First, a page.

SLADE COLUMN: House-hunting in an improving market
If you've been thinking about buying a house, several reports during the past week may have given you a sense of urgency. And if you're trying to sell one, those reports may have lifted your hopes.
There's now substantial data showing that trends have turned positive for the Charleston area's residential housing market, as I reported in a story on this page July 22. The market is no longer glutted with unsold houses, demand has been rising and prices appear to have stabilized after a five-year slide.
Two days after my story appeared, the national online real estate website Zillow issued a report concluding that home prices in the Charleston metro area hit bottom during the first quarter of this year. That same day, mortgage finance company Fannie Mae said residential investments nationwide should boost economic growth for the first time since 2005.
So what does all that mean for average folks hoping to buy or sell a home?
For those who have the financial means and good credit needed to buy a house but were holding back to see if prices would keep falling, it's probably time to get off the fence.
Piles of statistics and reams of reports make a convincing argument that home prices and mortgage interest rates are more likely to rise than fall going forward. Meanwhile, rents are rising.
The combination of depressed housing prices and record-low interest rates means someone buying a midpriced home in the Charleston area would borrow less, at lower interest rates, than in the past. By my calculations, the monthly mortgage on a median-priced home would be 37 percent lower today than five years ago.
But there's no need to rush. While home prices are expected to rise over the next year, they aren't expected to rise significantly. In the long run, you're better off finding a good deal on a home that's just right for you instead of jumping into a purchase because you're afraid prices will increase.
First-time buyers are often asked how much they can spend. Instead of shopping based on the largest loan for which you could qualify, think in terms of what you could comfortably afford. Also, consider shopping for a house you could afford to finance with a 15-year or 20-year loan, which allows you to quickly build up equity in the property. Shorter-term loans carry lower interest rates but higher monthly payments than 30-year mortgages.
Add up the costs. In addition to a monthly mortgage payment, you'll be paying for homeowners insurance, utility costs, private mortgage insurance if your down payment is less than 20 percent, flood insurance if you're in a flood zone (optional if you're not) and maybe homeowners association dues. Buying in an area that's at higher risk for hurricanes and flooding can add thousands of dollars in insurance costs to your yearly bills, particularly for homes in the “wind pool” area near the coast.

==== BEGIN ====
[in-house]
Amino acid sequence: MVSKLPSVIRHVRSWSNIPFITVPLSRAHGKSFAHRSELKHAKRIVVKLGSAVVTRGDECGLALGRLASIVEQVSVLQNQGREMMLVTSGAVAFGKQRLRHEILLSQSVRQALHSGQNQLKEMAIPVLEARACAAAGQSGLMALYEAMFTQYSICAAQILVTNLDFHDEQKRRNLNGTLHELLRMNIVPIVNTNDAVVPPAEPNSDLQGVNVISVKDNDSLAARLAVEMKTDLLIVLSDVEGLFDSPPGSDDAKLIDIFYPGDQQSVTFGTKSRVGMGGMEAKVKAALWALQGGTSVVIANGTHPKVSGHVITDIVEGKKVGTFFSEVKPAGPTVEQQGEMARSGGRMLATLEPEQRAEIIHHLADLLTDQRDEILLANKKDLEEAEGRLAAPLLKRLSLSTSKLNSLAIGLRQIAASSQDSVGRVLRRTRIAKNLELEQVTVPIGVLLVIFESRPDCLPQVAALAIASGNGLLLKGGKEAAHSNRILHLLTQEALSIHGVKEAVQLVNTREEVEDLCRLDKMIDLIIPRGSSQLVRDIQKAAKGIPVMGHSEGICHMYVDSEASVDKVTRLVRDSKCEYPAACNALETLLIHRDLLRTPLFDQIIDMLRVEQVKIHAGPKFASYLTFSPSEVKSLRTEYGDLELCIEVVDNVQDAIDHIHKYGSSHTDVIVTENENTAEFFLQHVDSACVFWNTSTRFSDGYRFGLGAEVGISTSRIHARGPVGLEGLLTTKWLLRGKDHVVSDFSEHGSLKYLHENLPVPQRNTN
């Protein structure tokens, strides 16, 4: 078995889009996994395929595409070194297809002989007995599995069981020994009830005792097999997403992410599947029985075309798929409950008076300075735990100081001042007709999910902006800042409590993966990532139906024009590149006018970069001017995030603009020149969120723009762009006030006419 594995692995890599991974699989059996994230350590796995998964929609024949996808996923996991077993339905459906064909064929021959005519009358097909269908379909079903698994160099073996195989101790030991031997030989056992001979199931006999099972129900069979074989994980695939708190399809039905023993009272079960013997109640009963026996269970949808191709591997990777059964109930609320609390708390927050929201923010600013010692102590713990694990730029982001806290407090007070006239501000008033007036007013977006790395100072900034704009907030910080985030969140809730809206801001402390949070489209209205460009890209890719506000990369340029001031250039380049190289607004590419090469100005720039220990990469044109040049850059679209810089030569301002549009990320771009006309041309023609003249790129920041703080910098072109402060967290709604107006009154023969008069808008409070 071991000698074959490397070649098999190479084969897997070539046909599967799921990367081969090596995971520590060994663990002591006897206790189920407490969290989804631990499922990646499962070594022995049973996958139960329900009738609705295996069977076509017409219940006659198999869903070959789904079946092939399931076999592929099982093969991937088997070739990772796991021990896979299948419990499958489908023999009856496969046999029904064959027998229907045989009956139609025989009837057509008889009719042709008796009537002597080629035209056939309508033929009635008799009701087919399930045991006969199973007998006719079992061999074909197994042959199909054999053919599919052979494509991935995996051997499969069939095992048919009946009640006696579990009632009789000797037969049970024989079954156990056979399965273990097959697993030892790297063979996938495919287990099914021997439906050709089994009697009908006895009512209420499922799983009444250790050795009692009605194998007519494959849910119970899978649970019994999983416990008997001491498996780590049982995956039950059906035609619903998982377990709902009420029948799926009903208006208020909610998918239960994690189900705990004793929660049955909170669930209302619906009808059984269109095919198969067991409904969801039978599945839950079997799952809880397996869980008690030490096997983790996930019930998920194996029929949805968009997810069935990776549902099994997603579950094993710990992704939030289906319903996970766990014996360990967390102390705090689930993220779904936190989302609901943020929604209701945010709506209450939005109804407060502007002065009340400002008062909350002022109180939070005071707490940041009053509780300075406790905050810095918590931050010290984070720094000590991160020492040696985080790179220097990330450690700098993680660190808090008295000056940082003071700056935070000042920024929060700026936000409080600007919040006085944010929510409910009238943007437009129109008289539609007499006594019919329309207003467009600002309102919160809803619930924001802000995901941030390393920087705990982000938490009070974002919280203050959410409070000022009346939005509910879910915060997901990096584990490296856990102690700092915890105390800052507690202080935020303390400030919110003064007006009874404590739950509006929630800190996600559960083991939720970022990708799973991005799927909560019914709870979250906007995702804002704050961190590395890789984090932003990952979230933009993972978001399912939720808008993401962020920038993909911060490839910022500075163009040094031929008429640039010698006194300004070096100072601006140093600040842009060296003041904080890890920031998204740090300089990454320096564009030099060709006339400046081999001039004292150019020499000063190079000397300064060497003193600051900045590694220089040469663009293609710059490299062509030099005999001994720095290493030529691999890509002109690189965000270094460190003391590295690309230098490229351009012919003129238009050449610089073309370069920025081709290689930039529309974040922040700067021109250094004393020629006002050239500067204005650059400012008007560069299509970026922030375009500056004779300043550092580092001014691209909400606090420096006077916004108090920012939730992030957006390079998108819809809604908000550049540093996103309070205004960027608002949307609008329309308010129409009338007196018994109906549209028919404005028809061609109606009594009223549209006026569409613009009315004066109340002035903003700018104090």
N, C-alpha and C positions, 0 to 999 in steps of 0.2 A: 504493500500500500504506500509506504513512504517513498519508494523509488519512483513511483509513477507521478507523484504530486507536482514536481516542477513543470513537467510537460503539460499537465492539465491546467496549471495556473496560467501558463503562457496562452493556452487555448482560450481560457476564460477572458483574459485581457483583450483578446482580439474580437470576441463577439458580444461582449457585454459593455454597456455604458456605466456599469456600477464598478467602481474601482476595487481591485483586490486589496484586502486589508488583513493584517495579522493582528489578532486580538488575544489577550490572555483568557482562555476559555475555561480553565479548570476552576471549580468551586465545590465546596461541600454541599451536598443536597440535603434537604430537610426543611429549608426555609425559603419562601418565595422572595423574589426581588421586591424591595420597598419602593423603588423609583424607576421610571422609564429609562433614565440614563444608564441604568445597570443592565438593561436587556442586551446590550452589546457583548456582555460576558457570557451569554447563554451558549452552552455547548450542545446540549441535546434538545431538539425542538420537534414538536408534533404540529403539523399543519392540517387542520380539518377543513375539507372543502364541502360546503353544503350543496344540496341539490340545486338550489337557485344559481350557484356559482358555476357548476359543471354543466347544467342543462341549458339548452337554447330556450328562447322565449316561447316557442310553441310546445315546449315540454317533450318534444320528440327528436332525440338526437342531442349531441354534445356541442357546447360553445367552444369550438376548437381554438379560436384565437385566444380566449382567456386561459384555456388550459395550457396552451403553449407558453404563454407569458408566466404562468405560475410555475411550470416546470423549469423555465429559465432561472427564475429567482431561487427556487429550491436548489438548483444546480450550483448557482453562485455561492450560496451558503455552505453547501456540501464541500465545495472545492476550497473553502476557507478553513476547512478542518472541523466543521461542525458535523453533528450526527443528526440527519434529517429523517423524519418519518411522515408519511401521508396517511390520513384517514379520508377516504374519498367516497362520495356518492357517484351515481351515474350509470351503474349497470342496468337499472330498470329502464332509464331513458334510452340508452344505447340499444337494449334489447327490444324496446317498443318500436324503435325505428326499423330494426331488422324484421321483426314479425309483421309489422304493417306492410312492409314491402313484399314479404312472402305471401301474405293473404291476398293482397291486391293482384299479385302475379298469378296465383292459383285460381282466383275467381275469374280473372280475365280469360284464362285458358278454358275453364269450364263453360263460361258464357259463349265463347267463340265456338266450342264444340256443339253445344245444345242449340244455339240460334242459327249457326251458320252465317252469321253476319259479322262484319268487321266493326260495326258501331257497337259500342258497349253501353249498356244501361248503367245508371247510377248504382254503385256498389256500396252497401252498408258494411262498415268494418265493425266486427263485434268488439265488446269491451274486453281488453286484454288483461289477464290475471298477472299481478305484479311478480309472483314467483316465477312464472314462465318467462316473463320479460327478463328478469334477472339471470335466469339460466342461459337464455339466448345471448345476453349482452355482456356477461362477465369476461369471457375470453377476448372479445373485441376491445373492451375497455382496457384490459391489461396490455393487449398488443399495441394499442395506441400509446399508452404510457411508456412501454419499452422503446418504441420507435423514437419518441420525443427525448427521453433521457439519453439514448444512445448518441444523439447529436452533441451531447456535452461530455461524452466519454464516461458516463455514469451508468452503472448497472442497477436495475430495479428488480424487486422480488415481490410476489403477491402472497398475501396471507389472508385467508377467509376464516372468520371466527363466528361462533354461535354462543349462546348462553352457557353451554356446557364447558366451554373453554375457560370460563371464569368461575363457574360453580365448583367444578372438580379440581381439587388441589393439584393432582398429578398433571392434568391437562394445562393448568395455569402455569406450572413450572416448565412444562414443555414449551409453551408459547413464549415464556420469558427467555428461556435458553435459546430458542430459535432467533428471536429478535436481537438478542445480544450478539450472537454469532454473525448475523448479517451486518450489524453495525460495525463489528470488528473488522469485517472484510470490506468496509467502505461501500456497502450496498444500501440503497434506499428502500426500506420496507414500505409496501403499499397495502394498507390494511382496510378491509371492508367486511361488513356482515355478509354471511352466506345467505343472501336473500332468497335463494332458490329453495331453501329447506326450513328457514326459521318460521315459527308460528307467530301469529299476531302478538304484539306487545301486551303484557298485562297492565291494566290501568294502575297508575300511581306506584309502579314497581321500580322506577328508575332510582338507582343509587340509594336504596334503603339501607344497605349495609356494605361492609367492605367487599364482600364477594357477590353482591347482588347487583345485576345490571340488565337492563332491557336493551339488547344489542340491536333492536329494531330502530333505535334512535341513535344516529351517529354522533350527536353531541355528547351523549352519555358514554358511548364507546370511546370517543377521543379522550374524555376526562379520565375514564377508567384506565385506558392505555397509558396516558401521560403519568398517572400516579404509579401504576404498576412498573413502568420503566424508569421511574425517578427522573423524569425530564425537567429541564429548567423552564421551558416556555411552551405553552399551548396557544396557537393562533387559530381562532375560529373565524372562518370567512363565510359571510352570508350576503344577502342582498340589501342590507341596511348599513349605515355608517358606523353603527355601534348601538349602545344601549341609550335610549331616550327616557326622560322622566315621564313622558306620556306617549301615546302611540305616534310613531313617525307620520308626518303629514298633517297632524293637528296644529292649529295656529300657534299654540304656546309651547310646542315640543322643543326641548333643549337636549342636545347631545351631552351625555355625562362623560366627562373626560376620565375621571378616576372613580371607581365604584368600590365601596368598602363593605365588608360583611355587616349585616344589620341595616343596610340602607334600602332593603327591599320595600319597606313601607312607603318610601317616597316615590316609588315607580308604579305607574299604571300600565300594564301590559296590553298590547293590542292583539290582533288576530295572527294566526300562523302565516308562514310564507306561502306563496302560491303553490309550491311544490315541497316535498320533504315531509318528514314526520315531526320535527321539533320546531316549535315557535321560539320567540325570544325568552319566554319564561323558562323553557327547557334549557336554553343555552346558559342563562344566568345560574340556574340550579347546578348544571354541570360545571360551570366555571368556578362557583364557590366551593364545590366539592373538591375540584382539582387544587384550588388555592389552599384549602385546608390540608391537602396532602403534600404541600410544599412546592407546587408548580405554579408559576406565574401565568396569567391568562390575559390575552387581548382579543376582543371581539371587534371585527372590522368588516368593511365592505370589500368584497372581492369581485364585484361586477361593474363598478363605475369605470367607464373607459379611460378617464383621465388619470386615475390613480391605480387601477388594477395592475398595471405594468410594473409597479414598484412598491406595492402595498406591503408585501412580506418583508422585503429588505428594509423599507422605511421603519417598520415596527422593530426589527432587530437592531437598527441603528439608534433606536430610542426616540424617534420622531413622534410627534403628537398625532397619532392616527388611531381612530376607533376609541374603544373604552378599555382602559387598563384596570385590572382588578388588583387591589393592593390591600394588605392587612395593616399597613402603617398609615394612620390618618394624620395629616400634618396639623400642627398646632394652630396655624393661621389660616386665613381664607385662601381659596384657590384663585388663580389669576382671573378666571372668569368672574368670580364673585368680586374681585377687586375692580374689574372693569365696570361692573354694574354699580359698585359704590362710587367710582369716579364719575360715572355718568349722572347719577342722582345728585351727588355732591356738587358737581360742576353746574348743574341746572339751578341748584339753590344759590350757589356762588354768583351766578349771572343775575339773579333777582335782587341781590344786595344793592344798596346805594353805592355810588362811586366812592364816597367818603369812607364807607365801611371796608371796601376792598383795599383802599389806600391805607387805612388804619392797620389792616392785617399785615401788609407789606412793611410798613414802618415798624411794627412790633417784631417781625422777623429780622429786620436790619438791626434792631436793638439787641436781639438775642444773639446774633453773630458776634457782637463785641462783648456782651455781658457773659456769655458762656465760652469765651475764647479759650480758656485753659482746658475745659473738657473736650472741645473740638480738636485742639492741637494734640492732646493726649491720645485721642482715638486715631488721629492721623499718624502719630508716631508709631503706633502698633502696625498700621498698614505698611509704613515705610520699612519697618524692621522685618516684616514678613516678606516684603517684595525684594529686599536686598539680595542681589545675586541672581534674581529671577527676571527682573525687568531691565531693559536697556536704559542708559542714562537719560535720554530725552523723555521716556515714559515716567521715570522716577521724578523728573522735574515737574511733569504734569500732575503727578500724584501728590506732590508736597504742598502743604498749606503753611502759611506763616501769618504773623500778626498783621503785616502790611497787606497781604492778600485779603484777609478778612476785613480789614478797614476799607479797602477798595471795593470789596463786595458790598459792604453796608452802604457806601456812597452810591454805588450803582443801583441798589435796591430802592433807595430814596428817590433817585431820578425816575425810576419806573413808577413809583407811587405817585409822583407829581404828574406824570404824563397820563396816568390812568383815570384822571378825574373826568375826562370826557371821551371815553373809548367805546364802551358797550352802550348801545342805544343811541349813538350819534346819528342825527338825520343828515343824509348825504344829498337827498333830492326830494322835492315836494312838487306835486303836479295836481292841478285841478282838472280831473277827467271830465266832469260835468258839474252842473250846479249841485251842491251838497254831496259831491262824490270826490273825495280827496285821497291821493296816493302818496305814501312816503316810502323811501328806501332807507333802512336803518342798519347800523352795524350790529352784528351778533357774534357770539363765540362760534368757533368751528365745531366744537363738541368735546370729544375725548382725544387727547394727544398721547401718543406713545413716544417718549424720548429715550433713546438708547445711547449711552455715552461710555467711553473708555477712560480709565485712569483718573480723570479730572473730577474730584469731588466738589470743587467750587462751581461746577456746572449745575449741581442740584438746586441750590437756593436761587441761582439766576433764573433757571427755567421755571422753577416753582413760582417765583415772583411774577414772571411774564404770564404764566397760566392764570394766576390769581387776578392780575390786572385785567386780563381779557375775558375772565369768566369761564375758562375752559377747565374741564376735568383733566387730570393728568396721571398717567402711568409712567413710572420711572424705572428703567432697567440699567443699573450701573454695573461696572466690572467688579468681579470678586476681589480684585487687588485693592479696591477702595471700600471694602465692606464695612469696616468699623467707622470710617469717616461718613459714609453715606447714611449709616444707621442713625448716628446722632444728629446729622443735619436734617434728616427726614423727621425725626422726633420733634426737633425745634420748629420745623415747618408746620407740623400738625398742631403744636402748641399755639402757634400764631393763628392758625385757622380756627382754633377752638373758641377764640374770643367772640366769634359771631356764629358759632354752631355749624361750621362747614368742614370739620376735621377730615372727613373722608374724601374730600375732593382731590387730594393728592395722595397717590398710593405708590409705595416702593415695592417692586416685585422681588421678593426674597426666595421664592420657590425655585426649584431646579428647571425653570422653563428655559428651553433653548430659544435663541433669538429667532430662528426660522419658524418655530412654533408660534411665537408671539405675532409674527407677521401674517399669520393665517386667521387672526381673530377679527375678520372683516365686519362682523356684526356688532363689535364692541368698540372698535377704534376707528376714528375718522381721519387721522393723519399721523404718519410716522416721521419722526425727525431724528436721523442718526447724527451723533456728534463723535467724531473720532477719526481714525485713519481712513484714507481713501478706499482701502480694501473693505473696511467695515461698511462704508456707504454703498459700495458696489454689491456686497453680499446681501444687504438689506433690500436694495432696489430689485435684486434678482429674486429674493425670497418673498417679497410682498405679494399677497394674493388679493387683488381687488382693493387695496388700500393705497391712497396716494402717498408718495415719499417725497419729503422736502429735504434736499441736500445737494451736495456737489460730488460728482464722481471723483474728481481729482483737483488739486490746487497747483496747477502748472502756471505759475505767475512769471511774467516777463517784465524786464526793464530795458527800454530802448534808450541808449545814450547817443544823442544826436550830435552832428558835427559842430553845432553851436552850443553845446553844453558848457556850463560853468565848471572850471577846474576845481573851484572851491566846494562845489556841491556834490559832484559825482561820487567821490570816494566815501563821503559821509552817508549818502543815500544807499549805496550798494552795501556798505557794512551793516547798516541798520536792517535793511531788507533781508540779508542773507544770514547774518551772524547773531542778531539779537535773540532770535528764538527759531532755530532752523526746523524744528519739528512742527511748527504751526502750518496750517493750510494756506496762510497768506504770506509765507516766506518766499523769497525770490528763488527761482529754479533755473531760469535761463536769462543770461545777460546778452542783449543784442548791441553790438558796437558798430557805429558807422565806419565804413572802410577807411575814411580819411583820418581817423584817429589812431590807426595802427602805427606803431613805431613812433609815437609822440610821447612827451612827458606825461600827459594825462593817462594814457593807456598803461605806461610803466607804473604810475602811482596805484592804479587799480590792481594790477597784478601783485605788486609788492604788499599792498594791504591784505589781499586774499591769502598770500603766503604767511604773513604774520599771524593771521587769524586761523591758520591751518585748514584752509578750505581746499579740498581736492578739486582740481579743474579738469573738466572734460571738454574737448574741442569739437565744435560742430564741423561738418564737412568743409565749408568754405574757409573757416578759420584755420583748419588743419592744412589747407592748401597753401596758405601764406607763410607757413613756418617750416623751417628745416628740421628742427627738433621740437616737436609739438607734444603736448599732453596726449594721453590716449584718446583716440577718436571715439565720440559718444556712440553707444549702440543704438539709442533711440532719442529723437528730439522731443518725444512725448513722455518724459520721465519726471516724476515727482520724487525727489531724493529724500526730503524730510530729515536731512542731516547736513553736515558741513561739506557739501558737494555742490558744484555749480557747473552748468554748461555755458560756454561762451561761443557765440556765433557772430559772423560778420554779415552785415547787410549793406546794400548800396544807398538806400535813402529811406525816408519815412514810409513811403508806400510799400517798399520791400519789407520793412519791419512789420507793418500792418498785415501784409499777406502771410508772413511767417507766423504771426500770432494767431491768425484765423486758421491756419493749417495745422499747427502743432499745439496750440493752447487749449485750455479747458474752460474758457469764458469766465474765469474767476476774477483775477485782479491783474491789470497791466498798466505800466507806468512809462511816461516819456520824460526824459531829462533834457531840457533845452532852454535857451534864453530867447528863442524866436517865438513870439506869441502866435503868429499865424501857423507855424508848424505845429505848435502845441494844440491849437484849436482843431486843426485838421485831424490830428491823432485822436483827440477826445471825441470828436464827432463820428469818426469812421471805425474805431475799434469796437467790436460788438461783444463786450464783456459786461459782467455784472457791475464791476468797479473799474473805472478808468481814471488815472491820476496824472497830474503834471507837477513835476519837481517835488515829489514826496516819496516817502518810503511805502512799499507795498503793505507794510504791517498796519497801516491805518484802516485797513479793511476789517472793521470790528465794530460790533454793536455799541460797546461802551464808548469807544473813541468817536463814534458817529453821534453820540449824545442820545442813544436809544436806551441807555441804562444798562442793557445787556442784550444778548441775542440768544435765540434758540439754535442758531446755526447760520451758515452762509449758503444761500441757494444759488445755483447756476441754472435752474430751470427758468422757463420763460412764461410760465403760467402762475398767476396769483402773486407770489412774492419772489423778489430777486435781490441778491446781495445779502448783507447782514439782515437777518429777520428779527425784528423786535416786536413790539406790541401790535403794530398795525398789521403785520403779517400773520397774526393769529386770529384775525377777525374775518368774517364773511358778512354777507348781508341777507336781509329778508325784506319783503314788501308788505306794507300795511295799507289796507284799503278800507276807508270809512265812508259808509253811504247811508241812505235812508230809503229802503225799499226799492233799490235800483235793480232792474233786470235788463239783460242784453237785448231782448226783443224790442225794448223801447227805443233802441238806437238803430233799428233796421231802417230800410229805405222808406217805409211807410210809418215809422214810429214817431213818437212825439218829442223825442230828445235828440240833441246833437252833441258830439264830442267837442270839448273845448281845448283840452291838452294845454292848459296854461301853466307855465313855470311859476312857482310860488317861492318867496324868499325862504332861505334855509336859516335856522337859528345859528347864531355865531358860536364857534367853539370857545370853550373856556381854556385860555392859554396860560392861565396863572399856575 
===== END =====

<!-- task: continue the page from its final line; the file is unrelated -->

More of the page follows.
Do your own preliminary research. Use websites such as the real estate section of postandcourier.com to see what's for sale in different areas, and different price ranges. Use tools such as Google Maps to look at photographs of neighborhoods and streets. And use floodsmart.gov to see if your potential home is in a high-risk flood zone. Visit the S.C. Department of Education's website for information about schools and school report cards.
Realize the real estate market can vary tremendously by neighborhood and price range. Peek at the statistics in market reports posted on charlestonrealtors.com, and you'll learn helpful information, such as what percentage of the asking price homebuyers are paying in different areas, and how long houses are sitting on the market before they sell.
Hoping to sell a home?
What do these reports about the market hitting bottom mean to sellers?
The good news is that buyers are returning to the market, and lots of knowledgeable people who have examined the statistics and trends think prices aren't going to fall more. In some parts of the Charleston area, in some price ranges, the number of homes for sale has fallen to the point where real estate agents are calling it a sellers' market.
The bad news is that prices are way down from where they stood when the real estate market was hot, and it's going to be a long time before real estate reaches those values again.
Zillow, for example, says that home values in the Charleston metro area today are about where they stood in 2004. That means most people who bought a house after 2004 would be selling at a loss today, and Zillow says nearly four out of every 10 homes sold here in June were sold at a loss.
Zillow predicts residential real estate values will increase by just 1 percent in the Charleston area during the next year. Some real estate firms in the region say they are conservatively estimating a 2 percent price appreciation in the coming years.
Either way, that's not very encouraging news for people who owe more on mortgages than their homes are worth. Those are the “underwater” or “upside-down” loans we keep hearing about, and there are plenty of them.
Even for those who don't want to sell, being underwater is a terrible thing, because it means you can't refinance the loan at today's record-low rates. If I were in that situation, I would look at all financial resources available to me and see if I could pay down the loan to the point where I could refinance.
Reach David Slade at 937-5552 or Twitter @DSladeNews.